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  • Writer's pictureScott Carr, Jr.

Jesus and Rome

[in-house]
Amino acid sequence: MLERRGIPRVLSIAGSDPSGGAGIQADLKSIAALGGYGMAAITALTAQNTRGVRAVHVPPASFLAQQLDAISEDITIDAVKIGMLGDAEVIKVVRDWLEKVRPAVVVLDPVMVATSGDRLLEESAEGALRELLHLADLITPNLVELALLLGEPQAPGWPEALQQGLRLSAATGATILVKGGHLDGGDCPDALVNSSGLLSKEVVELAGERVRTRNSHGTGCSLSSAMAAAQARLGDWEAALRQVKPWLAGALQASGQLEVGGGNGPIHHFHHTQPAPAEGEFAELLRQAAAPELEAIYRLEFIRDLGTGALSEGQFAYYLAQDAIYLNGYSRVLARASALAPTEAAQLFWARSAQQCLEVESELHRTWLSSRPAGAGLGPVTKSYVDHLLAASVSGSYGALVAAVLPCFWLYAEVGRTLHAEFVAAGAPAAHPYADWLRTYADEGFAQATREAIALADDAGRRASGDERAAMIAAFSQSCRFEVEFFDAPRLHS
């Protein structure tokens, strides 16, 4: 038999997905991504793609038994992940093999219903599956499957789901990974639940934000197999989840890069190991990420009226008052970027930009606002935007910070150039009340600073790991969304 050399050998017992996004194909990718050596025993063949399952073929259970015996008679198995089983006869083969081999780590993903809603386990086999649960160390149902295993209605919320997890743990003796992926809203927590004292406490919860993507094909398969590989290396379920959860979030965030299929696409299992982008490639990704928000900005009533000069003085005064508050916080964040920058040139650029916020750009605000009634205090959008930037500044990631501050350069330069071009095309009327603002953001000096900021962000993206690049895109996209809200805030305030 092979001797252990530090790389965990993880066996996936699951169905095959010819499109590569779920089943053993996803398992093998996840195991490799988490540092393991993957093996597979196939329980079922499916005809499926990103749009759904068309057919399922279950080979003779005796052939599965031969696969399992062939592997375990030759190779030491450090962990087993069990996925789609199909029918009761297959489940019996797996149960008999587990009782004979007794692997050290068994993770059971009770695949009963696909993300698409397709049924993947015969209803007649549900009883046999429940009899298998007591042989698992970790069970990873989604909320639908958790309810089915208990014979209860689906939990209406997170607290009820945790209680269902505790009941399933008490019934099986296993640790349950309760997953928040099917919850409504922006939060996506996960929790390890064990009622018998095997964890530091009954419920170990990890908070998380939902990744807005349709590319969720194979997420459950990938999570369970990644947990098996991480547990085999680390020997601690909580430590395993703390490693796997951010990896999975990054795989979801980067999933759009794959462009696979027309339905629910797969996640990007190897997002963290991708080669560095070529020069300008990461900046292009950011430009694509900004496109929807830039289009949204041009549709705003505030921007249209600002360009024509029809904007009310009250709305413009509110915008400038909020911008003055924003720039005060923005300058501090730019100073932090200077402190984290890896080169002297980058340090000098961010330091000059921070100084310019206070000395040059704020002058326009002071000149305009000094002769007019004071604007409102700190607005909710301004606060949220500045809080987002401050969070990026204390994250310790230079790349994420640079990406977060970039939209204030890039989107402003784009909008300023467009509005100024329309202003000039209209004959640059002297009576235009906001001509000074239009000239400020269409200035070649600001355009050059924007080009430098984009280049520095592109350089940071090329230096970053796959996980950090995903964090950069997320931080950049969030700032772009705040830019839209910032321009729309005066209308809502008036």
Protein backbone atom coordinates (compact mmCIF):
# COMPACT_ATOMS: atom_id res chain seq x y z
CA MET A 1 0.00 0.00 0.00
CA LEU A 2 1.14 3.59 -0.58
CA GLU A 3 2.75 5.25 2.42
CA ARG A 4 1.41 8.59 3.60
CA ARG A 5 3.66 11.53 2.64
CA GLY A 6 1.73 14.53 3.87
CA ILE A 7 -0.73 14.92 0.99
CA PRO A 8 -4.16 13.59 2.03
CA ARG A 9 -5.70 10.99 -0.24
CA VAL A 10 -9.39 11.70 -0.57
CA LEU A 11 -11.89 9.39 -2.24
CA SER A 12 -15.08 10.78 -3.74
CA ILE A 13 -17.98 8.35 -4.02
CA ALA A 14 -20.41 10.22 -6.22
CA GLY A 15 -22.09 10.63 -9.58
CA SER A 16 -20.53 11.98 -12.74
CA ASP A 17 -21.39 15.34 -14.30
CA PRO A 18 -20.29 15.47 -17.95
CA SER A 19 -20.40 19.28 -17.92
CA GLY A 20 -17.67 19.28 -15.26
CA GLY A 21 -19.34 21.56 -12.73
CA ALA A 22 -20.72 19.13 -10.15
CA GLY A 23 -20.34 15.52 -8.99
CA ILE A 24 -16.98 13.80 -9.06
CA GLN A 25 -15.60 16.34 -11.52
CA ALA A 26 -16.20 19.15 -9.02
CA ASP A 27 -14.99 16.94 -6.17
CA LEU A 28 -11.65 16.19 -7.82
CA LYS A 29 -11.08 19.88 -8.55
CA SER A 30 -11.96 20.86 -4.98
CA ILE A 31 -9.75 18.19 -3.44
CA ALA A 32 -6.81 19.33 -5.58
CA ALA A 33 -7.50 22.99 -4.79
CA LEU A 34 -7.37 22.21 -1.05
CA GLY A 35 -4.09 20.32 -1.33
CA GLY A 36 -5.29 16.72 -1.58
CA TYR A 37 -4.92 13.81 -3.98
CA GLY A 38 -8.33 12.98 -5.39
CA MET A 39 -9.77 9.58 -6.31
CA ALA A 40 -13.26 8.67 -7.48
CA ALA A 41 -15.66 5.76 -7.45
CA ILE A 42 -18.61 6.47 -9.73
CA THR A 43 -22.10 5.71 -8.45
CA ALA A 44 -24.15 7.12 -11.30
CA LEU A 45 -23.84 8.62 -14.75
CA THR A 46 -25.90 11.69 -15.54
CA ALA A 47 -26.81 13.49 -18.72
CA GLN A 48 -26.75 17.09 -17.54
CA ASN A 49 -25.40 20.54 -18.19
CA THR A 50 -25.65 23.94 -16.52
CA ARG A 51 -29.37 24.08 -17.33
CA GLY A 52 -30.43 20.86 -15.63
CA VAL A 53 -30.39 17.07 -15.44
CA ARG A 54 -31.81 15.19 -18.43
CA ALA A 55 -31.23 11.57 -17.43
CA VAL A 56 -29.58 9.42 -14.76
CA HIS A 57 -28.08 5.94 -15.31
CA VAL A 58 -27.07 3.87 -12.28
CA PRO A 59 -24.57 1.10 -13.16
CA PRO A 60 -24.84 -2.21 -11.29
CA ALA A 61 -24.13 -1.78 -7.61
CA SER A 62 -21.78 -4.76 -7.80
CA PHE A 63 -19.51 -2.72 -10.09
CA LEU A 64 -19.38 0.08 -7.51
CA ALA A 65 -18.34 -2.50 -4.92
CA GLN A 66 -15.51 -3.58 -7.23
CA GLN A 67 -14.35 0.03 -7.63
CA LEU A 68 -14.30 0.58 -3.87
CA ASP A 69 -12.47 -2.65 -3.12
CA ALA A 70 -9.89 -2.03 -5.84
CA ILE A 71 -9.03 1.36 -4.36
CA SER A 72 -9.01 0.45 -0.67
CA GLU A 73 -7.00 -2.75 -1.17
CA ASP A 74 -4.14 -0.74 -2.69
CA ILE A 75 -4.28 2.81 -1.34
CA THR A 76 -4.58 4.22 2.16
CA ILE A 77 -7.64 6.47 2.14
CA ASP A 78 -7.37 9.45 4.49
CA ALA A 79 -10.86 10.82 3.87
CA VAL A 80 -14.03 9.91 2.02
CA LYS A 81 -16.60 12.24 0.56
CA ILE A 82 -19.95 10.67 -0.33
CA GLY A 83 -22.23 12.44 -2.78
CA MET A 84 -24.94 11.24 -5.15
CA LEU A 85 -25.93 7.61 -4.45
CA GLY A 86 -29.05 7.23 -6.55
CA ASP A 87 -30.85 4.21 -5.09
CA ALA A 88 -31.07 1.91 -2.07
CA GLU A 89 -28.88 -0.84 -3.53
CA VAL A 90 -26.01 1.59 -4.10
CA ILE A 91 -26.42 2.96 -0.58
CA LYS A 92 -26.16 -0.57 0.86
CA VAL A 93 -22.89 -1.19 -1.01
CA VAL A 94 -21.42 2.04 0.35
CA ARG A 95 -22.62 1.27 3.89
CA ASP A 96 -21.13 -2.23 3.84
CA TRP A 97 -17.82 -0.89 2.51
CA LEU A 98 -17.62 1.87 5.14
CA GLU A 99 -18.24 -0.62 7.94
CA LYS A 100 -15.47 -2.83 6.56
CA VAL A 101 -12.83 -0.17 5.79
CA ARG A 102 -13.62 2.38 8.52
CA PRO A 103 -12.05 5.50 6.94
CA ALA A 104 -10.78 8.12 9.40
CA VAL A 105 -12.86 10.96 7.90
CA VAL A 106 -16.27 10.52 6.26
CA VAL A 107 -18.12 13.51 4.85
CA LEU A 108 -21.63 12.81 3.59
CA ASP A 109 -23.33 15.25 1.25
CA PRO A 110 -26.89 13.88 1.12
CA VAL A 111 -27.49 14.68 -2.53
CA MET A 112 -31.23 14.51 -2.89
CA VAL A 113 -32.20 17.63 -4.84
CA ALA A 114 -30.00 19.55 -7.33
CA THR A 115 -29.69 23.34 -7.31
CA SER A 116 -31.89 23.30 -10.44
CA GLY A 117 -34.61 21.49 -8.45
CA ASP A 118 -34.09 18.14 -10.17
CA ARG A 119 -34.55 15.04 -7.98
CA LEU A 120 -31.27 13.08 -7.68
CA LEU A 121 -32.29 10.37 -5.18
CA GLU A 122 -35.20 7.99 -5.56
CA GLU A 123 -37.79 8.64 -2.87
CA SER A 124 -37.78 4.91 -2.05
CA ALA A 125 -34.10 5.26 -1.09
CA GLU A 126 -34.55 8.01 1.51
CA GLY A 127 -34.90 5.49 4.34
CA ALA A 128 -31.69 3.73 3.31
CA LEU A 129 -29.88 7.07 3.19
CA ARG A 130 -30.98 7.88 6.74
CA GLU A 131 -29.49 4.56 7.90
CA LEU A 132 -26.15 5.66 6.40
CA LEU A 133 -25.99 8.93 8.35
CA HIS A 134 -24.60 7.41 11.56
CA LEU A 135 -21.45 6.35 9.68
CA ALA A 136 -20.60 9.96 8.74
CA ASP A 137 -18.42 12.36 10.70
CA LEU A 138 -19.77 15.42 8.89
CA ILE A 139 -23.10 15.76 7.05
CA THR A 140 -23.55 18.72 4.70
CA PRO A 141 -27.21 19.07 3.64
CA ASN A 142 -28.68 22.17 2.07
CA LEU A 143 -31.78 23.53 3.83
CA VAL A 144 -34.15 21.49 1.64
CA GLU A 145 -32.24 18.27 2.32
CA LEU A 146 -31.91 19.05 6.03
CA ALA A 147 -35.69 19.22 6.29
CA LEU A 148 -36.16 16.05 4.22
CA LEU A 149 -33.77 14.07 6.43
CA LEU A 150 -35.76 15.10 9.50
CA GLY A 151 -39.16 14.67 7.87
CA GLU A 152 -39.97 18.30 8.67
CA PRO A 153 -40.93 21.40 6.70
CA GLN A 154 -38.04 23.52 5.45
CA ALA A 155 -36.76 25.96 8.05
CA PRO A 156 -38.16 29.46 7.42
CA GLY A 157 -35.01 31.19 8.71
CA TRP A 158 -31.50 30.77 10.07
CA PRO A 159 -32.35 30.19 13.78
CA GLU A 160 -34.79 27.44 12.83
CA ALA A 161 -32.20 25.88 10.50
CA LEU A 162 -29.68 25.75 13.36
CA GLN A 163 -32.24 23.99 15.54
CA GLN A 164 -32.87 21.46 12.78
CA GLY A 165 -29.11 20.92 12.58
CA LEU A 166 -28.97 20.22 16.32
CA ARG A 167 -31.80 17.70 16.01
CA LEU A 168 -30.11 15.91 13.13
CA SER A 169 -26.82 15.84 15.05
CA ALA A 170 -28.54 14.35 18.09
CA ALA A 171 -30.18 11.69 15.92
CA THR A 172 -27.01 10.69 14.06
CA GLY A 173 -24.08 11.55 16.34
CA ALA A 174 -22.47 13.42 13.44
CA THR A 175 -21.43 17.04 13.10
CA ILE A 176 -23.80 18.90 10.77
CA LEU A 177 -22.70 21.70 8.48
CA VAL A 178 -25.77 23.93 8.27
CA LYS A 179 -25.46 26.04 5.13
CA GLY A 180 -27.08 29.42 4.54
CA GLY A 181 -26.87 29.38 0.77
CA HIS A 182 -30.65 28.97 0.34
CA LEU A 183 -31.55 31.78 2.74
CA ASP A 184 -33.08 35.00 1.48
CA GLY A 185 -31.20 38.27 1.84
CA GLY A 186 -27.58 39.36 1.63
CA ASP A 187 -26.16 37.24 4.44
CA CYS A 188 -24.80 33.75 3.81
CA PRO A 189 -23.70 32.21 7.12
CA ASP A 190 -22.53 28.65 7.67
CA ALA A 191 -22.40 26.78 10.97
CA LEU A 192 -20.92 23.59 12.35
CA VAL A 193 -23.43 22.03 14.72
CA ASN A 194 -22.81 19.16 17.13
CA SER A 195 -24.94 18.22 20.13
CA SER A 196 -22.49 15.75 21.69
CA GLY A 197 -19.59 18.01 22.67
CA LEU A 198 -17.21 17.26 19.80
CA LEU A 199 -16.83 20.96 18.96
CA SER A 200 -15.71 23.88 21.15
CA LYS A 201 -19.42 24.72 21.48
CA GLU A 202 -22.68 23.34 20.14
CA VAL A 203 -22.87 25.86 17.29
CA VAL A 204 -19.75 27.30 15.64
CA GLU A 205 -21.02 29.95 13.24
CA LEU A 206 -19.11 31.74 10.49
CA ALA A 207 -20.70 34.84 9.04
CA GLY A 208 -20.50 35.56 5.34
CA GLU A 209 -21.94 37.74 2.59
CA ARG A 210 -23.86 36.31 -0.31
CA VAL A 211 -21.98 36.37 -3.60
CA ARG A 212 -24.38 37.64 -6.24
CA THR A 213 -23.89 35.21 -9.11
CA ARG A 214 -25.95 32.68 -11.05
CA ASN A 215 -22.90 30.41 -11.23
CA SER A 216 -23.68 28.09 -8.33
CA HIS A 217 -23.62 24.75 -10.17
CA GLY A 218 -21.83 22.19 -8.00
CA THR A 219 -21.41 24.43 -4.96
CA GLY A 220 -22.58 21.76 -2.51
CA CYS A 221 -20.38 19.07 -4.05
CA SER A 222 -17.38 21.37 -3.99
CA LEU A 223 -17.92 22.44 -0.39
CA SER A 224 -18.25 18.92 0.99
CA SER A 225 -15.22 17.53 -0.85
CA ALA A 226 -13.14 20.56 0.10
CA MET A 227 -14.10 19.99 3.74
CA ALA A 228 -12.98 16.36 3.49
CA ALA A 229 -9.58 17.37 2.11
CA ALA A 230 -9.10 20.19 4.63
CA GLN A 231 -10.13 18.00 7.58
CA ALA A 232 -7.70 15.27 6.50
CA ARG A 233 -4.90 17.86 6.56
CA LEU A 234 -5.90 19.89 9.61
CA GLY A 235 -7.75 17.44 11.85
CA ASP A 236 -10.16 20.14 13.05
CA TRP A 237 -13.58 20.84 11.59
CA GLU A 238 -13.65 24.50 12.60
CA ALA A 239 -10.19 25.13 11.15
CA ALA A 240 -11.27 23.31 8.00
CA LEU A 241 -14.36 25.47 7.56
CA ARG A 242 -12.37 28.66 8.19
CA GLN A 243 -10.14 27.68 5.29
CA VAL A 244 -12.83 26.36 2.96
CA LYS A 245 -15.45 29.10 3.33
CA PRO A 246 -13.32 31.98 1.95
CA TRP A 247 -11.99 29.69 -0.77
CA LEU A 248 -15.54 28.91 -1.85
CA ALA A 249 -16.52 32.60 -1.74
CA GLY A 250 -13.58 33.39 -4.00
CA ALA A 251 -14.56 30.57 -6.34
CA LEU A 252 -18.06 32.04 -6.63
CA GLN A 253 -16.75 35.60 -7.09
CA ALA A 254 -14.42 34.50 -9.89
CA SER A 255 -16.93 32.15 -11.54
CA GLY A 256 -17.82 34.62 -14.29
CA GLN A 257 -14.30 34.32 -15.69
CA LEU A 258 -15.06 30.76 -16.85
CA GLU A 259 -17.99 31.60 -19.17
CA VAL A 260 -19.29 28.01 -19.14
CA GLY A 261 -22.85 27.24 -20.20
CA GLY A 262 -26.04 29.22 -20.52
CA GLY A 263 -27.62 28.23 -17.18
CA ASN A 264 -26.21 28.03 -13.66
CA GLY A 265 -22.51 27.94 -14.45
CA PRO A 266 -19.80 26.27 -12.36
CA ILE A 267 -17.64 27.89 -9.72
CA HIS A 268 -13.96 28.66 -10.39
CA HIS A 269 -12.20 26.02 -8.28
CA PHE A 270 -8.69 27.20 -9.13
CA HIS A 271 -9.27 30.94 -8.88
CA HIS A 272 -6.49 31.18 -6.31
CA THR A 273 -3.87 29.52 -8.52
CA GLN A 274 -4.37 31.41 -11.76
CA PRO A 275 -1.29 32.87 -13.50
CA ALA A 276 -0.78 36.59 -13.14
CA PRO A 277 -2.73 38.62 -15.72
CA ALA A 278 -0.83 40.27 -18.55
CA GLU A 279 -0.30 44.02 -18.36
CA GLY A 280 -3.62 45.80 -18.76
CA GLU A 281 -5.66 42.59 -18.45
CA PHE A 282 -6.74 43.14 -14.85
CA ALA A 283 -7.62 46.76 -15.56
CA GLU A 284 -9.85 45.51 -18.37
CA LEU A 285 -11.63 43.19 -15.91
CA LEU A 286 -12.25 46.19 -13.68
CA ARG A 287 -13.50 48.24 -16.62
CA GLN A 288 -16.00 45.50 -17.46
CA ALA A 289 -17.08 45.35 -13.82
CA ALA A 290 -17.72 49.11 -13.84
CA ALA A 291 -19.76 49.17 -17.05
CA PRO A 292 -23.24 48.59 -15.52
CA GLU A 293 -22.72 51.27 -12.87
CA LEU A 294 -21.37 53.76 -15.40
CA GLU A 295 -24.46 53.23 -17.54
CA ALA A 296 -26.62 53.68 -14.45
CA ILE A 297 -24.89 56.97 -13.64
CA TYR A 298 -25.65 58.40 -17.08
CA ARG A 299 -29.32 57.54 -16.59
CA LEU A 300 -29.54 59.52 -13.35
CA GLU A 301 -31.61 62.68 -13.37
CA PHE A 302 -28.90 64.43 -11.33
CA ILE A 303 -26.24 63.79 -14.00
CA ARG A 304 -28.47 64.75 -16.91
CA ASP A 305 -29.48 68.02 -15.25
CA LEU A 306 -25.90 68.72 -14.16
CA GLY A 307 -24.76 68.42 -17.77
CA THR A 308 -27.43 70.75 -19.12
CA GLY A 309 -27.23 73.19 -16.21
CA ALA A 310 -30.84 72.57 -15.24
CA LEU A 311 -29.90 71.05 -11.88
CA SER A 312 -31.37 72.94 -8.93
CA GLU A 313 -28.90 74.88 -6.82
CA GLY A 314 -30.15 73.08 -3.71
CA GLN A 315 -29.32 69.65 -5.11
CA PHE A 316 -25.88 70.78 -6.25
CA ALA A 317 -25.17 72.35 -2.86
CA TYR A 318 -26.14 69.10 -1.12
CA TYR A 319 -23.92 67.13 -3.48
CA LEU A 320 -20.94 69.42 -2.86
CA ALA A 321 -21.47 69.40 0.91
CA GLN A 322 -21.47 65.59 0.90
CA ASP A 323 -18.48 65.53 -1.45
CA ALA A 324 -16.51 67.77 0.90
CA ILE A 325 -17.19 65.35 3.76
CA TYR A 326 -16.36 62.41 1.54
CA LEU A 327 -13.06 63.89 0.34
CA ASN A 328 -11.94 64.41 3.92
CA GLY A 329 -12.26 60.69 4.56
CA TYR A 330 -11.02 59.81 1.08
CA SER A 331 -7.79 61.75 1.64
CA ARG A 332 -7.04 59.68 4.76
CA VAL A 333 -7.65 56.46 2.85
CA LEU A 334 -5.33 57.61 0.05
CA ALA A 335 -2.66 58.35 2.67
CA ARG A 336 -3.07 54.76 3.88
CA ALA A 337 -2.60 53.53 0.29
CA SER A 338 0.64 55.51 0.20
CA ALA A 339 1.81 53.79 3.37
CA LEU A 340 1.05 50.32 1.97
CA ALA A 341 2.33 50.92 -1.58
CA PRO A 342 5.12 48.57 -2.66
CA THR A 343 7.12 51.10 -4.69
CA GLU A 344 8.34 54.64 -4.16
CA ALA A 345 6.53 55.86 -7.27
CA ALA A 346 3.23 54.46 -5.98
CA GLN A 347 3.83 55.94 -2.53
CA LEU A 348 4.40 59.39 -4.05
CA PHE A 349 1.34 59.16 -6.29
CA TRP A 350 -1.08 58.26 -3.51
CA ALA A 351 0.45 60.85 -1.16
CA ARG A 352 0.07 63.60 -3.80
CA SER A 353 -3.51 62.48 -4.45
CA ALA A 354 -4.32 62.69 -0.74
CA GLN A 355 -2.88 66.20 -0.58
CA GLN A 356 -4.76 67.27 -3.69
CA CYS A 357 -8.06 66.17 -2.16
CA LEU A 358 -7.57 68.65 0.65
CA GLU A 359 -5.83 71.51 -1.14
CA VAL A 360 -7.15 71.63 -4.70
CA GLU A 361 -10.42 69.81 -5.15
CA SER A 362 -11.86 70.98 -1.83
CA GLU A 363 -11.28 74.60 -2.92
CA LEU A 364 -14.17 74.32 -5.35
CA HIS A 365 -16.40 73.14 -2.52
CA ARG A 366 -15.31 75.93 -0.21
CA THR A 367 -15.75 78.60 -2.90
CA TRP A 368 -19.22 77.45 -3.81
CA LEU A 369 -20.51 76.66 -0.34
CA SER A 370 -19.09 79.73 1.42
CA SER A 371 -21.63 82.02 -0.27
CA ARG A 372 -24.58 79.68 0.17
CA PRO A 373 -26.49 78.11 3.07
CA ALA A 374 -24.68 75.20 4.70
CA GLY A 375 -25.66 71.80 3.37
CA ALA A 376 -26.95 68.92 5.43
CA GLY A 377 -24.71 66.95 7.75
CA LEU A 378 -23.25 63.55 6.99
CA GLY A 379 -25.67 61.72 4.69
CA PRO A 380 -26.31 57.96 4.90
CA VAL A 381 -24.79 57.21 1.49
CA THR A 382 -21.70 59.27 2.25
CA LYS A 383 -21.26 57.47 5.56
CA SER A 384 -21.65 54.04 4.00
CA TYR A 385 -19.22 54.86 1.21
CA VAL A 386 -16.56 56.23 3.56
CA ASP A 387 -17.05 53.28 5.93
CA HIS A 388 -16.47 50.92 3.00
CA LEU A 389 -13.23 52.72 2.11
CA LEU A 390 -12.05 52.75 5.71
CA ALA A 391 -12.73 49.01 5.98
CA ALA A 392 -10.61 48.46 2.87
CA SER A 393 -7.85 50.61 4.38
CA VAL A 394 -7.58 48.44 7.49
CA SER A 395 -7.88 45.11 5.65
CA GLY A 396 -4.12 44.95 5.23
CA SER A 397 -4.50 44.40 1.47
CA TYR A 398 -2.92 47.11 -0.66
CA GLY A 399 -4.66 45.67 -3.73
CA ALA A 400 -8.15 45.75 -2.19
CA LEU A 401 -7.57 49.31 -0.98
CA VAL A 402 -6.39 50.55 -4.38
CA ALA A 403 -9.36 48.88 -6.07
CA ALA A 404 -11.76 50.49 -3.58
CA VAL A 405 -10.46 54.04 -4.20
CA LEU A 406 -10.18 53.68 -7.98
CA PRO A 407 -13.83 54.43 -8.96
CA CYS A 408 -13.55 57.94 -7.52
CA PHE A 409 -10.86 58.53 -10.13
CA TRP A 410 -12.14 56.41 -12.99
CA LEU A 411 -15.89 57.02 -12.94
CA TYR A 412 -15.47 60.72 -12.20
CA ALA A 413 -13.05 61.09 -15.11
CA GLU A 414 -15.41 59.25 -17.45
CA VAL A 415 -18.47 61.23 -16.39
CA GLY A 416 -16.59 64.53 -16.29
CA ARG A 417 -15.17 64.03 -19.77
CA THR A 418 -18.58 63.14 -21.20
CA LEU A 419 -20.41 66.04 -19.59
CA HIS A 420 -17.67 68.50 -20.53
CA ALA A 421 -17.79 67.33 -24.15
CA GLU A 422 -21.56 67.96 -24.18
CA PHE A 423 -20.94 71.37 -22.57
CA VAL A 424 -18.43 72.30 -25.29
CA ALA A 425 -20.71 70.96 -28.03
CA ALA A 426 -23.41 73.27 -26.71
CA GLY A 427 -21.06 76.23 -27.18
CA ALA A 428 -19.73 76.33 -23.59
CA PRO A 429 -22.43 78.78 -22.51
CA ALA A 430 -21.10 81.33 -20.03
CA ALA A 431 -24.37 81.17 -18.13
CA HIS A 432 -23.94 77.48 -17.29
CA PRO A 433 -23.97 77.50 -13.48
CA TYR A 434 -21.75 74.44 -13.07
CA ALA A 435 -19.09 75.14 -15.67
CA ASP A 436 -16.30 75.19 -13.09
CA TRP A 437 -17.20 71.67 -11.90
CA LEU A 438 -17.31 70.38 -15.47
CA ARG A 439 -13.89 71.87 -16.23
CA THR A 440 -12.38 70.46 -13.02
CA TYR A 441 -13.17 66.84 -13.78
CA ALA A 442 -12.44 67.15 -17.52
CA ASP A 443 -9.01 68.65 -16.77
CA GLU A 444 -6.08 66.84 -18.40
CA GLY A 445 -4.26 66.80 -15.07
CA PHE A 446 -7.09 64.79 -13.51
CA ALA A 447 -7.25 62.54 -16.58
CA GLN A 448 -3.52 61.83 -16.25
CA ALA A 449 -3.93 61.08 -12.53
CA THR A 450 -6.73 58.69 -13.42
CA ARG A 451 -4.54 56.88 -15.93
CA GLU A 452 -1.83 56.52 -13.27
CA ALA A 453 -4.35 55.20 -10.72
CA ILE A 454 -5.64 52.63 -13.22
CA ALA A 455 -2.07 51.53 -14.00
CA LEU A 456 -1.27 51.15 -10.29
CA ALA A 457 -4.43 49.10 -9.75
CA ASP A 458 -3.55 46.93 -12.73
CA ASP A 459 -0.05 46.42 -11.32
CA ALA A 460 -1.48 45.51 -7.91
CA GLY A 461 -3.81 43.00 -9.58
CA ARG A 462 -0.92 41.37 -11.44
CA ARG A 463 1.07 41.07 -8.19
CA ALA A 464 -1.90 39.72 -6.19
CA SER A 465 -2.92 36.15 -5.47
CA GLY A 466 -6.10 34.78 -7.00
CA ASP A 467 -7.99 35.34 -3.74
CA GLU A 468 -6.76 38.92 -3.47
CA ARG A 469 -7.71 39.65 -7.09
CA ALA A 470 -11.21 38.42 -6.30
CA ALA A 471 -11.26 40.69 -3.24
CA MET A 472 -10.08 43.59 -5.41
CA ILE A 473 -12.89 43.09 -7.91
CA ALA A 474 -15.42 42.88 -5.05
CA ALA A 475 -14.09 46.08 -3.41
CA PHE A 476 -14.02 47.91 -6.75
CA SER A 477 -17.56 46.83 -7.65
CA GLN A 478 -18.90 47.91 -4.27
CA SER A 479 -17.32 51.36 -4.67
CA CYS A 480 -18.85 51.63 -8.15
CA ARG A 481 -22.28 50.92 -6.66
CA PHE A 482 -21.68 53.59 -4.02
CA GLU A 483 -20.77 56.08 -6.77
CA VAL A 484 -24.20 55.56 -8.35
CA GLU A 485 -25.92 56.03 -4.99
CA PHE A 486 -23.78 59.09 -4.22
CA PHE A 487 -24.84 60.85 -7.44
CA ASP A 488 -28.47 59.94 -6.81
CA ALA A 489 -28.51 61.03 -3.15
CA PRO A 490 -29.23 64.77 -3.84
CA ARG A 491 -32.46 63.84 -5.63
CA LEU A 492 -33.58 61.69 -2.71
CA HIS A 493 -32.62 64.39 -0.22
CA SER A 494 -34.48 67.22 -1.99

Jesus and the New Testament writers were born, raised, and lived in a culture of oppression and resistance. The Roman empire was infamous for responding to signs of resistance with the destruction of the community the resistance had been born in. The community Jesus was raised in was shaped by the memory of such an event. Near the time of his birth, the region around his hometown of Nazareth, Rome had burned down many homes and enslaved thousands of Jews (Horsely 2). Herod the Great, who served as a vassal ruler over Israel under Rome, established military fortresses and a secret police force to prevent resistance from rising (Horsely 2). The religious leaders of Judaism, despite instances of their own resistance (Horsely 6) were appointed and supported by Rome and Herod (Horsely 3). They maintained the status quo to preserve their own wealth and power. The collaboration between Rome and Jerusalem resulted in a variety of heavy taxes (Horsely 4-5). The consequence of Israelite oppression was the creation of various protest movements and revolts which envisioned a new David or a new Moses liberating the people of Israel as they had been liberated from the Philistines and from Egypt, a liberation annually re-enacted in the Passover festival (5-6). A variety of “messiahs” and “kings of the Jews” were executed by Rome (7). Perhaps a helpful, though inadequate, image for understanding the anger and fear of these ancient peoples is the image of anger and fear America witnessed in the 2016 election and its aftermath. Because of the context the Jesus movement was birthed in, it is a historical misrepresentation to view Jesus as a spiritual savior coming to bring purely spiritual freedom. His audience, eager for a David or Moses figure, would have recognized the political consequences of who Jesus was and would have expected him to be their political savior, delivering them from oppression just as God had done in the past. As we read the Gospels, we need to be careful to hear the political undertones of resistance which would have been expected by those involved in their stories.

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